CCS Insight Survey Identifies Changes in Mobile-Buying Behaviour
CCS Insight’s inaugural survey into how people buy mobile phones and subscriptions revealed fascinating insights.
Here we briefly reflect on three major findings from the research. If you’d like to receive a free digital report exploring some of the themes in more detail, simply fill in the form below.
In July and August 2018, we surveyed more than 2,000 people in the UK and France. Samples were nationally representative of age and gender. Our research focussed on several areas including the second-hand phone market, device leasing, refurbished phones, the growing relevance of the online channel, brand loyalty, SIM-only and mobile switching.
The lead finding was an acceleration in the separation of mobile phone and subscription purchases, which is being driven in part by an increasingly knowledgeable and savvy set of consumers. This concept, which we refer to as “cracking the code”, reveals a greater understanding of the true value of the different parts of a mobile service. We believe that in the past customers have significantly underestimated the real worth of a smartphone, which was traditionally heavily subsidized and bundled into operators’ service plans.
More People Are Trading In Devices
One respondent in every five in France and the UK told us that they had traded in a used mobile phone in the past with an official retailer. This reflects the growing availability of part-exchange options from operators and third-party providers.
A similar proportion of people had traded in their device for cash or a reduction on their bill as those who did so in part-payment for another mobile phone. Significantly, about one in four respondents told us that while they’ve never traded in a used mobile phone with an official retailer, they would consider doing so with their current device.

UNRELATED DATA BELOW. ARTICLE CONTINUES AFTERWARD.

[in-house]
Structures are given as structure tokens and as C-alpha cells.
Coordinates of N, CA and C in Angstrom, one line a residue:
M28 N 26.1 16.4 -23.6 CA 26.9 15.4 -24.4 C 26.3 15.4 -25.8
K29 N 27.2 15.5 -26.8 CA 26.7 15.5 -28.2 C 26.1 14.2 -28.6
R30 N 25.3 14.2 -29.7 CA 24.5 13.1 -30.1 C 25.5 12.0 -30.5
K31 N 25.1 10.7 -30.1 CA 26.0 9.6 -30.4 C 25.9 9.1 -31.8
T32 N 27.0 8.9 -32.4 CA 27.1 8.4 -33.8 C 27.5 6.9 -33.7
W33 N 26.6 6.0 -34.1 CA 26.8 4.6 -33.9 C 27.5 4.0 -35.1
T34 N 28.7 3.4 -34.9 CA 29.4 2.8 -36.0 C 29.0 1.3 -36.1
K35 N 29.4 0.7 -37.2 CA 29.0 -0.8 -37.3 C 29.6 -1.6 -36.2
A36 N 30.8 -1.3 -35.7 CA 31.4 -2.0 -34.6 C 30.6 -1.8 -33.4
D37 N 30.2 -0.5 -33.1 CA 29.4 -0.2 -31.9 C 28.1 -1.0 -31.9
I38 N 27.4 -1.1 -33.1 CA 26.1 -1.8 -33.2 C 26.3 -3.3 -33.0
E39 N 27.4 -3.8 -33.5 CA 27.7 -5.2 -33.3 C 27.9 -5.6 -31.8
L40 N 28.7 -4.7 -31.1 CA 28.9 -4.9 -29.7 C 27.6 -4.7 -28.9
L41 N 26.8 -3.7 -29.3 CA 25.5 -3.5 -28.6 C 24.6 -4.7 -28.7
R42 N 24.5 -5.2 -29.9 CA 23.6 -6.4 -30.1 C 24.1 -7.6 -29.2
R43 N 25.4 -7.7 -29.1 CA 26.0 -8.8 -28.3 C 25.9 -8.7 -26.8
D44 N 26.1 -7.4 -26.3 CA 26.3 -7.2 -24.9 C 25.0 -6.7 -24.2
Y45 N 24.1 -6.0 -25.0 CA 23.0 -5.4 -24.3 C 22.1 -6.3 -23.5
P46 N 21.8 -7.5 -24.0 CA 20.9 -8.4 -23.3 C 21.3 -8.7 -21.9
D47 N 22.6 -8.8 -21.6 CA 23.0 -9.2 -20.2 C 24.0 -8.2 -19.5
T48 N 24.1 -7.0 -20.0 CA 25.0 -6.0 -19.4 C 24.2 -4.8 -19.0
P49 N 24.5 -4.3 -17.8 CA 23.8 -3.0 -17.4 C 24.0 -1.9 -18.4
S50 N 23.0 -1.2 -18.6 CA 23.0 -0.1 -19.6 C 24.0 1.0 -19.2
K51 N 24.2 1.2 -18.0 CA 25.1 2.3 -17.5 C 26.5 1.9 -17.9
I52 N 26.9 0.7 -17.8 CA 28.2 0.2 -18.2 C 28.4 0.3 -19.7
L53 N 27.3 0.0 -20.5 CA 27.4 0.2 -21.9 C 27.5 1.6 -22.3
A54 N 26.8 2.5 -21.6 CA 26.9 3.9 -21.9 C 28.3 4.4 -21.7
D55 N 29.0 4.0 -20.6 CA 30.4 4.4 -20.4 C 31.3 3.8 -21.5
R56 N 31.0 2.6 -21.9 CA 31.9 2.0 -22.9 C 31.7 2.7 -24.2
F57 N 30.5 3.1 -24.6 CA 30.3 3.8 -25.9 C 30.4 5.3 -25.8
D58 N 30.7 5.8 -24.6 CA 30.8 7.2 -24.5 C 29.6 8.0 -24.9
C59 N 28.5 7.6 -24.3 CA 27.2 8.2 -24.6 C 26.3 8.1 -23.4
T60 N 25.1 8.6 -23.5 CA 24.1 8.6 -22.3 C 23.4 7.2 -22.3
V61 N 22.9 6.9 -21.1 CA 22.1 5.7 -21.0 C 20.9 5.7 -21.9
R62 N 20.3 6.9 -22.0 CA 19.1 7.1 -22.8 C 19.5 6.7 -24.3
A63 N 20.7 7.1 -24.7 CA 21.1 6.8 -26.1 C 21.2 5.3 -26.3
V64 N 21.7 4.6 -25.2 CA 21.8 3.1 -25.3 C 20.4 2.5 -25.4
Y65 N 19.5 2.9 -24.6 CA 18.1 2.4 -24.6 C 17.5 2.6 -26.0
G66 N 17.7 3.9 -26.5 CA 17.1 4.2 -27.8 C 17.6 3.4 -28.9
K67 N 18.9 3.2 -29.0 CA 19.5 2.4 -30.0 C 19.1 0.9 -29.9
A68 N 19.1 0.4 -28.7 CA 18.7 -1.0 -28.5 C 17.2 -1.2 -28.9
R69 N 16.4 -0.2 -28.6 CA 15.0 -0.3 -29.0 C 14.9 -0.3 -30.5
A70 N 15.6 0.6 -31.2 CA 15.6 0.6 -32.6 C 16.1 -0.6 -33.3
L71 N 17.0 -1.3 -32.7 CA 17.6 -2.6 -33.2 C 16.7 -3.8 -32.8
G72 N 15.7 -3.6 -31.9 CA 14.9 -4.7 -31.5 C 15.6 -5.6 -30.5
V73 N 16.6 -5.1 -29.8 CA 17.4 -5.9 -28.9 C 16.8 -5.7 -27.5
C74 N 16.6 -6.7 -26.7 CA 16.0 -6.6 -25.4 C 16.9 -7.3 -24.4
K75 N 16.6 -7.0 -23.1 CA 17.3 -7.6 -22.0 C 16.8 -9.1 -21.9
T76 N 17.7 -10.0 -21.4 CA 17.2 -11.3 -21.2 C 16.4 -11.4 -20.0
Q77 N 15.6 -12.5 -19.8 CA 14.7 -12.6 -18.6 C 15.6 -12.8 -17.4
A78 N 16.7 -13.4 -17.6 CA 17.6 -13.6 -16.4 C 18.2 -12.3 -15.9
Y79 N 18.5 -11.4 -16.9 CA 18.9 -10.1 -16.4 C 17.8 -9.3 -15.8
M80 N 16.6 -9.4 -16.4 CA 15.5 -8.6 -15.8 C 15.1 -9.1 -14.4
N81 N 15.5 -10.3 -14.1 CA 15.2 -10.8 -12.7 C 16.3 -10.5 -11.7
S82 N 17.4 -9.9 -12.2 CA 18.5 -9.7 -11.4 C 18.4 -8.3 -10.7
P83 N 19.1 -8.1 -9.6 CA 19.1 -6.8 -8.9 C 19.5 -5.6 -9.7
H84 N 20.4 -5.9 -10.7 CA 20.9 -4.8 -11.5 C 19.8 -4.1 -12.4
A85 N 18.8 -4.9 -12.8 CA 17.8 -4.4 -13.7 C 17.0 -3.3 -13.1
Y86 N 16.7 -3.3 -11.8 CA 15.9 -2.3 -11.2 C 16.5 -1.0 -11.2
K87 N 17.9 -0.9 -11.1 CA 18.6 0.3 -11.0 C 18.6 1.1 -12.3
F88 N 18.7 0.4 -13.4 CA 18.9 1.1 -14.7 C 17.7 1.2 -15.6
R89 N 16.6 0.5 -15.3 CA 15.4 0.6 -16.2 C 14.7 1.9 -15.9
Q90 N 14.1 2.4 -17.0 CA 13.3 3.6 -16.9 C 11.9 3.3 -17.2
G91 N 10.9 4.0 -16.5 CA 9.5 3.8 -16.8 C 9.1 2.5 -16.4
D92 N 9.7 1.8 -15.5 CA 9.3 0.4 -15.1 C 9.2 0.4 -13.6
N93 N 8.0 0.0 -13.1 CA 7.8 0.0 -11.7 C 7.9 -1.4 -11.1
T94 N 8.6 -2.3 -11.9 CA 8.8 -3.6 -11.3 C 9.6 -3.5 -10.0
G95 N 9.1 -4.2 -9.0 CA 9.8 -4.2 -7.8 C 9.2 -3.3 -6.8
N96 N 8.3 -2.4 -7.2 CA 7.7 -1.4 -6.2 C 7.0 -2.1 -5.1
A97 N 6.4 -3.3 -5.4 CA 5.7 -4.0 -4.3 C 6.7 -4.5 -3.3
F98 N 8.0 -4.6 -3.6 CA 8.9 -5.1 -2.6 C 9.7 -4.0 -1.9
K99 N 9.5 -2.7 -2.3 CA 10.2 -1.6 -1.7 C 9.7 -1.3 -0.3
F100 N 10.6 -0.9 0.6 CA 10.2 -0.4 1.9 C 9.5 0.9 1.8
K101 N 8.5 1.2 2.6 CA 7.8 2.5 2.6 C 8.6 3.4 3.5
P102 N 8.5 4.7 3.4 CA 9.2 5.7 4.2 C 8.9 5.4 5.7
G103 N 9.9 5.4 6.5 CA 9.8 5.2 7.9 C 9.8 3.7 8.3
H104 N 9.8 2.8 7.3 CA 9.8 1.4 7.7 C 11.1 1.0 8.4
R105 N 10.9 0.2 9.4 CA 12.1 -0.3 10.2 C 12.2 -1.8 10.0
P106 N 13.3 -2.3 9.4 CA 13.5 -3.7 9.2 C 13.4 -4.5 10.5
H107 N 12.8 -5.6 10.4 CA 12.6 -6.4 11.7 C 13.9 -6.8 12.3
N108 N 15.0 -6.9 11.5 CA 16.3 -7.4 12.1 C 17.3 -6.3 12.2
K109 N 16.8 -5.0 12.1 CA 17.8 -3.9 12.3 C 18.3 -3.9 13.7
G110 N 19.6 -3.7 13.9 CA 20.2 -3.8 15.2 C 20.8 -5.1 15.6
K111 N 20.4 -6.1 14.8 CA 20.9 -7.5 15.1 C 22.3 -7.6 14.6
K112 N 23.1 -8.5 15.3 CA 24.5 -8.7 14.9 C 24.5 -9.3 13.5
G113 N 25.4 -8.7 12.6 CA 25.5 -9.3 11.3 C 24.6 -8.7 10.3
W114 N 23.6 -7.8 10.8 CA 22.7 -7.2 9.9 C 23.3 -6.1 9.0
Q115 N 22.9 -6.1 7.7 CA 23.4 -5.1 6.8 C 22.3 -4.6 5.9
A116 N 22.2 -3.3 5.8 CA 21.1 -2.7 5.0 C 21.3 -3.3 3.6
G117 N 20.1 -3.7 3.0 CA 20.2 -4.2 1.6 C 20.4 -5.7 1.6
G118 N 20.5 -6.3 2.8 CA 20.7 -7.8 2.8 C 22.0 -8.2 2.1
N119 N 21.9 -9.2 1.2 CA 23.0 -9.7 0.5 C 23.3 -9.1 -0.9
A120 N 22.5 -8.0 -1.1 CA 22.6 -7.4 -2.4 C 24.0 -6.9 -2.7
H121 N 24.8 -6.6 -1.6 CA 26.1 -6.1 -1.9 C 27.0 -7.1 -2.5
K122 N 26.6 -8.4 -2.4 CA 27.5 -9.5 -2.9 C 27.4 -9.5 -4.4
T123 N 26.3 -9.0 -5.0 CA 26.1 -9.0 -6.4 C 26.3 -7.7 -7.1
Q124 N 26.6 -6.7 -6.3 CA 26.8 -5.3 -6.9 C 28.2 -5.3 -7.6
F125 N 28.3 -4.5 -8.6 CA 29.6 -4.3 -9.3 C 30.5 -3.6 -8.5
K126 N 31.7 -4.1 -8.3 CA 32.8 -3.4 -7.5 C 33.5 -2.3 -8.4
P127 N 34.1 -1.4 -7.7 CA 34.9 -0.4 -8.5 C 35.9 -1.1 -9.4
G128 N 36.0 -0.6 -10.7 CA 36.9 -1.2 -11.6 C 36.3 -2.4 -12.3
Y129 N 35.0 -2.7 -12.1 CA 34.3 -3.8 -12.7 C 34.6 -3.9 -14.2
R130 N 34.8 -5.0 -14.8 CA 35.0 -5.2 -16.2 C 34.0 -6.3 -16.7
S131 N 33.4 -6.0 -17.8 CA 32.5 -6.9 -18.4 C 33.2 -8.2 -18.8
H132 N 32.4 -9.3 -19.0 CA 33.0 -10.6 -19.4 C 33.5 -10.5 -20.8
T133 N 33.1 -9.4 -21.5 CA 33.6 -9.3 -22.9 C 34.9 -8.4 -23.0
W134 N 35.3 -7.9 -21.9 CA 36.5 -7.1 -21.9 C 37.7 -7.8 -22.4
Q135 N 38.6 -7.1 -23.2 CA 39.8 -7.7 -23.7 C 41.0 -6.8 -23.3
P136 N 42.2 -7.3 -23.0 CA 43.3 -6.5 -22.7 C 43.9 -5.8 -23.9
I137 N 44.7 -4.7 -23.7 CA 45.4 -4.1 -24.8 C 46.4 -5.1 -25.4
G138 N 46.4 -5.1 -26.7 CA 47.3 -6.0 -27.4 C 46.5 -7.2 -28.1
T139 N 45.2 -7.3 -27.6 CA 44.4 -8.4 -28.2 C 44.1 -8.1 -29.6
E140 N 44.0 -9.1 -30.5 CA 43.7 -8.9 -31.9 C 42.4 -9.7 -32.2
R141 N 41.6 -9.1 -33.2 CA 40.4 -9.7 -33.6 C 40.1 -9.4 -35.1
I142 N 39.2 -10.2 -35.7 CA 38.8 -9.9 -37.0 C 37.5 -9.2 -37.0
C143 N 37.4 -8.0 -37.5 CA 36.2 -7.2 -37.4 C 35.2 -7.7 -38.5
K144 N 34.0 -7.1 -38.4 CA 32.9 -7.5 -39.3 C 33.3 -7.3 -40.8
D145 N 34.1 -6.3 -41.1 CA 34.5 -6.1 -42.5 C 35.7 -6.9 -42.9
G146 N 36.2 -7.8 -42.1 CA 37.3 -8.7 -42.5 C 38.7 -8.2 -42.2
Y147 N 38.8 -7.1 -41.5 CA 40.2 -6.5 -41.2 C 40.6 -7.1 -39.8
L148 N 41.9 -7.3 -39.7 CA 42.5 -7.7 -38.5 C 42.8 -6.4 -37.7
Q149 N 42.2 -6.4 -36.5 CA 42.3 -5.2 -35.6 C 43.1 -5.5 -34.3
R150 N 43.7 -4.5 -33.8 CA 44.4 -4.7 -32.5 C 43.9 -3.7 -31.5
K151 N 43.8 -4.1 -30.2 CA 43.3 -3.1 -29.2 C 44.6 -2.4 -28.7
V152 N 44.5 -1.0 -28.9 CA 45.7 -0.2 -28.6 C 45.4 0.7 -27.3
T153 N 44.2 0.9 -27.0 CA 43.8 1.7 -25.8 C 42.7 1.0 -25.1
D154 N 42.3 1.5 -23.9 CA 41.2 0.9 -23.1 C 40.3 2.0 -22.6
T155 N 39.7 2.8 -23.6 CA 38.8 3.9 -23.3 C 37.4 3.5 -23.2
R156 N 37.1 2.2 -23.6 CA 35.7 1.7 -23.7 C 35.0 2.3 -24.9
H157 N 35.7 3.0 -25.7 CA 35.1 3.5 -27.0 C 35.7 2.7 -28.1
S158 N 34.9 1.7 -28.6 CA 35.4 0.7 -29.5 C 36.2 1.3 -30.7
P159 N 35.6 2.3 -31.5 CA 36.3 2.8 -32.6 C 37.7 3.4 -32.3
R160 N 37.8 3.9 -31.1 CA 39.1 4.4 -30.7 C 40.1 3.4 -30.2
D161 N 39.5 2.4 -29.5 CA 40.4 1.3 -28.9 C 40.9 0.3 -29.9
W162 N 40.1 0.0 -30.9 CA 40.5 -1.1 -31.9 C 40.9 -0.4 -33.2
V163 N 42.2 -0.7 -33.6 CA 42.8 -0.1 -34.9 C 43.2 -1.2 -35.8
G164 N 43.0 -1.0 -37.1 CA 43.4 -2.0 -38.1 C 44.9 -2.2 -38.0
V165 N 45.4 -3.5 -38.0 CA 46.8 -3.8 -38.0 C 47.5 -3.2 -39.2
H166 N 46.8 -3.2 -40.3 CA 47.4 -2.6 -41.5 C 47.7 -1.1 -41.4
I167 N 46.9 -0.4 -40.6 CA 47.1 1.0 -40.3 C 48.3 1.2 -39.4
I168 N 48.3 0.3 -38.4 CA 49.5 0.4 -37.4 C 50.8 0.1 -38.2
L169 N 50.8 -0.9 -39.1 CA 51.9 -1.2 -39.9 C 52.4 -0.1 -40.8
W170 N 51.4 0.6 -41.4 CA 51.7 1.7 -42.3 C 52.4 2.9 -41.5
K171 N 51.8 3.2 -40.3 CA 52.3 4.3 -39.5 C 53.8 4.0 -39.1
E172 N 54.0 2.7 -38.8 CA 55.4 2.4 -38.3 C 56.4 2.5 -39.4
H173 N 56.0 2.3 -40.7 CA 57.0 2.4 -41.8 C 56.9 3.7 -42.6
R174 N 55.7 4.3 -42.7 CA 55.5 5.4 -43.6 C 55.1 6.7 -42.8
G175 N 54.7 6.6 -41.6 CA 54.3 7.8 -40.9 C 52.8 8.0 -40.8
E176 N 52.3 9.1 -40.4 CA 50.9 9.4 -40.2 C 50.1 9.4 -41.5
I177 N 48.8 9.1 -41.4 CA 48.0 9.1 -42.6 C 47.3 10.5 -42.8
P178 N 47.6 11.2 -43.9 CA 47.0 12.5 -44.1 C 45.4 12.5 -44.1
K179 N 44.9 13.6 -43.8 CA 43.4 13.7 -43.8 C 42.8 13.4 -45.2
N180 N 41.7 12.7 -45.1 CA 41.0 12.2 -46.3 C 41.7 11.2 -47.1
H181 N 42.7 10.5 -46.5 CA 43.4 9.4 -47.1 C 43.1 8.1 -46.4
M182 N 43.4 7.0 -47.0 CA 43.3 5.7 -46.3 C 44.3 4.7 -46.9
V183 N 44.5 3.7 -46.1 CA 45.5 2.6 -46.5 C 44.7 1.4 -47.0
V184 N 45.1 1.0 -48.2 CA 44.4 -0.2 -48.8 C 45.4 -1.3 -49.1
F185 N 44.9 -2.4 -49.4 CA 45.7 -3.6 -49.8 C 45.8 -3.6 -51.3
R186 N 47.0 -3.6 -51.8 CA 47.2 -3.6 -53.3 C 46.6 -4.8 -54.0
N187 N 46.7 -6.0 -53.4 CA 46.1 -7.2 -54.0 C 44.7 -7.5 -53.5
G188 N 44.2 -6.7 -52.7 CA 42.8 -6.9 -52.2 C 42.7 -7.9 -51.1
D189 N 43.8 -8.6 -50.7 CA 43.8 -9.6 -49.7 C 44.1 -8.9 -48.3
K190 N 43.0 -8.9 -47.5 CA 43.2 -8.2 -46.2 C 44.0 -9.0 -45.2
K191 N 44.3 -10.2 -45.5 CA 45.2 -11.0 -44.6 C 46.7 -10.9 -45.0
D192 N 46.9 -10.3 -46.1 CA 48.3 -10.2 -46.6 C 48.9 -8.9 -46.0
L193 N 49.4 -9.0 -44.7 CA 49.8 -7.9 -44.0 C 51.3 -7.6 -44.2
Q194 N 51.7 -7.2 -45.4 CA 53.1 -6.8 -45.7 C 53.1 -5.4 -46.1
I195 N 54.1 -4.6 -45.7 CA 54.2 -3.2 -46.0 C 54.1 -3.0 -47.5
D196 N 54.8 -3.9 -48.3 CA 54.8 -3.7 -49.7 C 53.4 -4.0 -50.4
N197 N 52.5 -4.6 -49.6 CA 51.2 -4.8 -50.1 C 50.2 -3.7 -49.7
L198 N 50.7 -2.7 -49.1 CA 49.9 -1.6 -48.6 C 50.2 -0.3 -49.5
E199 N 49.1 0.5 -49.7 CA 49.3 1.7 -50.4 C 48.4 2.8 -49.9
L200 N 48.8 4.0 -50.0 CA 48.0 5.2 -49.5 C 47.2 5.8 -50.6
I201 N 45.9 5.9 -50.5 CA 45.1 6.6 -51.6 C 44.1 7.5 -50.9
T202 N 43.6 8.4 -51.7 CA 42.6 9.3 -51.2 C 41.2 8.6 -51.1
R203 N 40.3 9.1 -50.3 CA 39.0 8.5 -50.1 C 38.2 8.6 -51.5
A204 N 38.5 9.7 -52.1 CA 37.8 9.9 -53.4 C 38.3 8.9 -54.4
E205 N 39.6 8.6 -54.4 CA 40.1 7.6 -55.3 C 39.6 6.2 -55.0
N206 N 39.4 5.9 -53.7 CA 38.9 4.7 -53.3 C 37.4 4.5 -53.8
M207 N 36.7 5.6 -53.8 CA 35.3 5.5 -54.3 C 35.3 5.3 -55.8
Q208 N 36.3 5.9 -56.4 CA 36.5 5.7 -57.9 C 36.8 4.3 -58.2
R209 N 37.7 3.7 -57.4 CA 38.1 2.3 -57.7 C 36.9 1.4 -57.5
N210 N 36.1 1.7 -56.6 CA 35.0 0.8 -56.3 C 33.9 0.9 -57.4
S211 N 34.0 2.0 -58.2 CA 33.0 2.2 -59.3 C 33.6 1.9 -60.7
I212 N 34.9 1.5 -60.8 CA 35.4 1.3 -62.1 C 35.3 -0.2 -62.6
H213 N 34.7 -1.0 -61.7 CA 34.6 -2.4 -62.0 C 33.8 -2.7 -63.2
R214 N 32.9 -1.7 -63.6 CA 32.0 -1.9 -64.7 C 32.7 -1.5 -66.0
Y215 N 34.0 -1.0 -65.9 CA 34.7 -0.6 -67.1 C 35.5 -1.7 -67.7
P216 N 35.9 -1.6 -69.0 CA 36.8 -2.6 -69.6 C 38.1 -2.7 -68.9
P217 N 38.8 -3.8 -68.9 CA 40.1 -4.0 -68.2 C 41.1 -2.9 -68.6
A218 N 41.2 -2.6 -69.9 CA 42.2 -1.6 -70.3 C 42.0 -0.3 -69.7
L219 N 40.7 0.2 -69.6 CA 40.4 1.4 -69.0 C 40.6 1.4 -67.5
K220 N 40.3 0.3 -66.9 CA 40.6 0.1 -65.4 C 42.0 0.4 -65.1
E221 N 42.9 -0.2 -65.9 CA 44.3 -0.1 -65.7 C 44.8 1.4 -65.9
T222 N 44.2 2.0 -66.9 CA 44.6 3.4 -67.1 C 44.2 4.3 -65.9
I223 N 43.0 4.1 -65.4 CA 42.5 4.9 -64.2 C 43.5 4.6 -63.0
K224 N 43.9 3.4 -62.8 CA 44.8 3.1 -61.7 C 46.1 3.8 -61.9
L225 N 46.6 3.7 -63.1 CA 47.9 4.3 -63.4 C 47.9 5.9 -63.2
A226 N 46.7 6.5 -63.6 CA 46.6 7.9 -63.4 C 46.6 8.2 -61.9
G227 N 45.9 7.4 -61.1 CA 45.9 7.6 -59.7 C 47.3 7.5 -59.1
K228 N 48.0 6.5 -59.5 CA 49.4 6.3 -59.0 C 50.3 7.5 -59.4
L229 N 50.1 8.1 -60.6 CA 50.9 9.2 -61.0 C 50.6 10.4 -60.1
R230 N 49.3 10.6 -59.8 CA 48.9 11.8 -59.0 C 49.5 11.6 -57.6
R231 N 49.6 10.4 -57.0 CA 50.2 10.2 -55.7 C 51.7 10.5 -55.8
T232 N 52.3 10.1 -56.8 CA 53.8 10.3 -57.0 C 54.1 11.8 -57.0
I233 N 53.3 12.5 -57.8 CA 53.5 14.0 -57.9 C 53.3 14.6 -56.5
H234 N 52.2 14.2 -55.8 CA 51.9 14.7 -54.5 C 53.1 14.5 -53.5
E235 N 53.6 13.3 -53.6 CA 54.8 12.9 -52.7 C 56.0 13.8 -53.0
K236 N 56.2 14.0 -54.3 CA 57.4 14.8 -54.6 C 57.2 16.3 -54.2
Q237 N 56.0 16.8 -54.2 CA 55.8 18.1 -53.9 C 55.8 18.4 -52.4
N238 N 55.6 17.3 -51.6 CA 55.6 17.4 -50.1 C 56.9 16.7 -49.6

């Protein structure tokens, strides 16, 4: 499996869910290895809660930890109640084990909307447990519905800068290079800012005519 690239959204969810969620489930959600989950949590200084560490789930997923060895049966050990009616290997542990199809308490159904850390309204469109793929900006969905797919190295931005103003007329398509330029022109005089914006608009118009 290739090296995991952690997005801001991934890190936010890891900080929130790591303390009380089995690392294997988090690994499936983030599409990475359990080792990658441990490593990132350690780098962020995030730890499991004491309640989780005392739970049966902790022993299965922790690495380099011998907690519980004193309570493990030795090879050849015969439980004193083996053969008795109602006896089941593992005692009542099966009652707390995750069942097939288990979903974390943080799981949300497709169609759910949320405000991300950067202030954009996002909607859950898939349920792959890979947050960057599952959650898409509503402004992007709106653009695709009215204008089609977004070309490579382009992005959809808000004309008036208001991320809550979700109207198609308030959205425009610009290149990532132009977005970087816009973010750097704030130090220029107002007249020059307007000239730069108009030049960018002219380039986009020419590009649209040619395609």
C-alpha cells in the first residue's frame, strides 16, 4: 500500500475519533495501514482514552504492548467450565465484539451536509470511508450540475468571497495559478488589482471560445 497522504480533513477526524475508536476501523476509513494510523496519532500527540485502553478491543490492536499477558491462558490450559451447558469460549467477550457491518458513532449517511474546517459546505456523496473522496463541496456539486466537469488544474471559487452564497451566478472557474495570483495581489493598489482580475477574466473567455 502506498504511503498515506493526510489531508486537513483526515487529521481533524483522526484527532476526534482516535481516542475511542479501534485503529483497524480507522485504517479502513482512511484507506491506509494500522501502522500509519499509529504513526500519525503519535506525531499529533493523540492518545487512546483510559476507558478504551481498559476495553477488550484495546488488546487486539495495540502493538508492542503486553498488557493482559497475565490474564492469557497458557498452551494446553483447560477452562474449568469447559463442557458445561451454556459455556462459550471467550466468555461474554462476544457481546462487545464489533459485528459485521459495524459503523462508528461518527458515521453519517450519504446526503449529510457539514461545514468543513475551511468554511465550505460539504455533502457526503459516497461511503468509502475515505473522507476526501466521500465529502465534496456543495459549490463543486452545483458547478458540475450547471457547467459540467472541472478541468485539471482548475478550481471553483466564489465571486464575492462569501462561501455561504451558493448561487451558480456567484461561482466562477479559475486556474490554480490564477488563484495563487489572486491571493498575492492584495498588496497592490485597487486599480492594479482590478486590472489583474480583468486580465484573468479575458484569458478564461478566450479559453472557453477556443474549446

Our survey also revealed some willingness among customers to lease mobile phones rather than own them outright. This was highest in the UK, even though only 1 percent do so at present. The finding should encourage Carphone Warehouse, which is pushing into the area.
The main reason given for not leasing is a preference to own new products, a perhaps unsurprising mind-set that may take some time for the industry to overcome. Other reasons include unattractive pricing, a lack of knowledge and uncertainty about how to go about it.
Online Stores Are Overtaking Bricks and Mortar
In the UK, nearly half (47 percent) of respondents bought their primary mobile phone online: 42 percent had the device delivered to a home or work address and 5 percent collected from a store. This suggests that online sales of phones — rather than the installed base — is currently above 50 percent. In France, the proportion of people who bought their primary phone online was slightly lower.
The move to online activities poses a threat to mobile operators as lower footfall reduces the opportunity for them to engage with customers and upsell services. However, it also offers long-term potential to save costs as part of their wider transformation strategies.
The web also plays an important role in research. In the two markets surveyed, more people researched their phone online than visited a store in person. This suggests that customers aren’t seeing the benefits of discovering new phones “in the flesh” and that retailers could do more to entice people through their doors.
About one respondent in every four in France and the UK told us they didn’t engage in any research for their mobile phone as they “already knew” the device they wanted.
Amazon’s Growing Role
The emergence of Amazon as an important destination in customer journeys to buy a mobile phone was a stark finding. In the UK, a surprisingly high proportion of respondents said they bought their primary mobile phone from the online giant. This points to a clear shift in buying habits away from the traditional mobile operator channel. Indeed, there’s also consumer appetite to buy from other retailers that do not have a strong pedigree in mobile services, like Argos and eBay.
Amazon also plays an important role among customers who ultimately buy their phone elsewhere. In the UK, Amazon was as popular a choice for people researching their device online as the websites of phone-makers such as Apple and Samsung and specialist retailers like Carphone Warehouse.
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